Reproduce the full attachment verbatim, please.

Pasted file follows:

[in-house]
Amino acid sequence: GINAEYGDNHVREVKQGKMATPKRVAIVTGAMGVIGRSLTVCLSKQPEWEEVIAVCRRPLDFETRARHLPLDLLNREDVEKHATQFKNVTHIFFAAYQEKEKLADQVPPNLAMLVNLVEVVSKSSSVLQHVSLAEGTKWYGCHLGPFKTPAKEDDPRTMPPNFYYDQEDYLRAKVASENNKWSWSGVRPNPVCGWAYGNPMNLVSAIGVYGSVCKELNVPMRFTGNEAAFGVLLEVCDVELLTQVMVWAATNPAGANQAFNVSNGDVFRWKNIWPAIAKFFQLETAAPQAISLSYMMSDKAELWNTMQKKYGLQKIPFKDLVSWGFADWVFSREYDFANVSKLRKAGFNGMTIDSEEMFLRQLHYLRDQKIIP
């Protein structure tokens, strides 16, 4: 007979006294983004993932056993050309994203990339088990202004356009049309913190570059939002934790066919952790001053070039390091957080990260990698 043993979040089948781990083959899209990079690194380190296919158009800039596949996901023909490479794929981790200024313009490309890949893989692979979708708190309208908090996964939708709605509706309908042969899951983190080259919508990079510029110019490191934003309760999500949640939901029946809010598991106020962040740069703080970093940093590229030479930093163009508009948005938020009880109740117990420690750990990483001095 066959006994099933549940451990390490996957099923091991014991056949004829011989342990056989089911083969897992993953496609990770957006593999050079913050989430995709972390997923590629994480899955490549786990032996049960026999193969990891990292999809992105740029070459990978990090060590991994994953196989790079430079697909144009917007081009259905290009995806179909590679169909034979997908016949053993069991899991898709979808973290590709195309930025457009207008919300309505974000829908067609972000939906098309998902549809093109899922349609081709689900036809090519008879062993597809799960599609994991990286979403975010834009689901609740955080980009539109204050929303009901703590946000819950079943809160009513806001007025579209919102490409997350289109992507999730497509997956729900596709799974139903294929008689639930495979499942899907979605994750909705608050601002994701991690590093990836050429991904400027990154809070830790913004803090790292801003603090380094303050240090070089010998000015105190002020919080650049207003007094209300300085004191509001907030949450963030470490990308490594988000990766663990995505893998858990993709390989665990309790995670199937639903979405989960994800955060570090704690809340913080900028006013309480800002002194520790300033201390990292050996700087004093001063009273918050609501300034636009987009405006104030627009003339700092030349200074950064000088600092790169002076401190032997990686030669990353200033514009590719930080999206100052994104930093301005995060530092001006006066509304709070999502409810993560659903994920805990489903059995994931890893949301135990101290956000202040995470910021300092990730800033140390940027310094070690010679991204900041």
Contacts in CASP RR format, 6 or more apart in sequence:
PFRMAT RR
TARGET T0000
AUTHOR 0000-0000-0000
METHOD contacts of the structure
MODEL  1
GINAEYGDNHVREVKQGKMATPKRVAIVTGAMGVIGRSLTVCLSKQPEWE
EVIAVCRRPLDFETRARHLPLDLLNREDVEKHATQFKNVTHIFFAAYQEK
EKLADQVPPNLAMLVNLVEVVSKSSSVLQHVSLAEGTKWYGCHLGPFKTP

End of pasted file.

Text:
[in-house]
Amino acid sequence: GINAEYGDNHVREVKQGKMATPKRVAIVTGAMGVIGRSLTVCLSKQPEWEEVIAVCRRPLDFETRARHLPLDLLNREDVEKHATQFKNVTHIFFAAYQEKEKLADQVPPNLAMLVNLVEVVSKSSSVLQHVSLAEGTKWYGCHLGPFKTPAKEDDPRTMPPNFYYDQEDYLRAKVASENNKWSWSGVRPNPVCGWAYGNPMNLVSAIGVYGSVCKELNVPMRFTGNEAAFGVLLEVCDVELLTQVMVWAATNPAGANQAFNVSNGDVFRWKNIWPAIAKFFQLETAAPQAISLSYMMSDKAELWNTMQKKYGLQKIPFKDLVSWGFADWVFSREYDFANVSKLRKAGFNGMTIDSEEMFLRQLHYLRDQKIIP
């Protein structure tokens, strides 16, 4: 007979006294983004993932056993050309994203990339088990202004356009049309913190570059939002934790066919952790001053070039390091957080990260990698 043993979040089948781990083959899209990079690194380190296919158009800039596949996901023909490479794929981790200024313009490309890949893989692979979708708190309208908090996964939708709605509706309908042969899951983190080259919508990079510029110019490191934003309760999500949640939901029946809010598991106020962040740069703080970093940093590229030479930093163009508009948005938020009880109740117990420690750990990483001095 066959006994099933549940451990390490996957099923091991014991056949004829011989342990056989089911083969897992993953496609990770957006593999050079913050989430995709972390997923590629994480899955490549786990032996049960026999193969990891990292999809992105740029070459990978990090060590991994994953196989790079430079697909144009917007081009259905290009995806179909590679169909034979997908016949053993069991899991898709979808973290590709195309930025457009207008919300309505974000829908067609972000939906098309998902549809093109899922349609081709689900036809090519008879062993597809799960599609994991990286979403975010834009689901609740955080980009539109204050929303009901703590946000819950079943809160009513806001007025579209919102490409997350289109992507999730497509997956729900596709799974139903294929008689639930495979499942899907979605994750909705608050601002994701991690590093990836050429991904400027990154809070830790913004803090790292801003603090380094303050240090070089010998000015105190002020919080650049207003007094209300300085004191509001907030949450963030470490990308490594988000990766663990995505893998858990993709390989665990309790995670199937639903979405989960994800955060570090704690809340913080900028006013309480800002002194520790300033201390990292050996700087004093001063009273918050609501300034636009987009405006104030627009003339700092030349200074950064000088600092790169002076401190032997990686030669990353200033514009590719930080999206100052994104930093301005995060530092001006006066509304709070999502409810993560659903994920805990489903059995994931890893949301135990101290956000202040995470910021300092990730800033140390940027310094070690010679991204900041």
Contacts in CASP RR format, 6 or more apart in sequence:
PFRMAT RR
TARGET T0000
AUTHOR 0000-0000-0000
METHOD contacts of the structure
MODEL  1
GINAEYGDNHVREVKQGKMATPKRVAIVTGAMGVIGRSLTVCLSKQPEWE
EVIAVCRRPLDFETRARHLPLDLLNREDVEKHATQFKNVTHIFFAAYQEK
EKLADQVPPNLAMLVNLVEVVSKSSSVLQHVSLAEGTKWYGCHLGPFKTP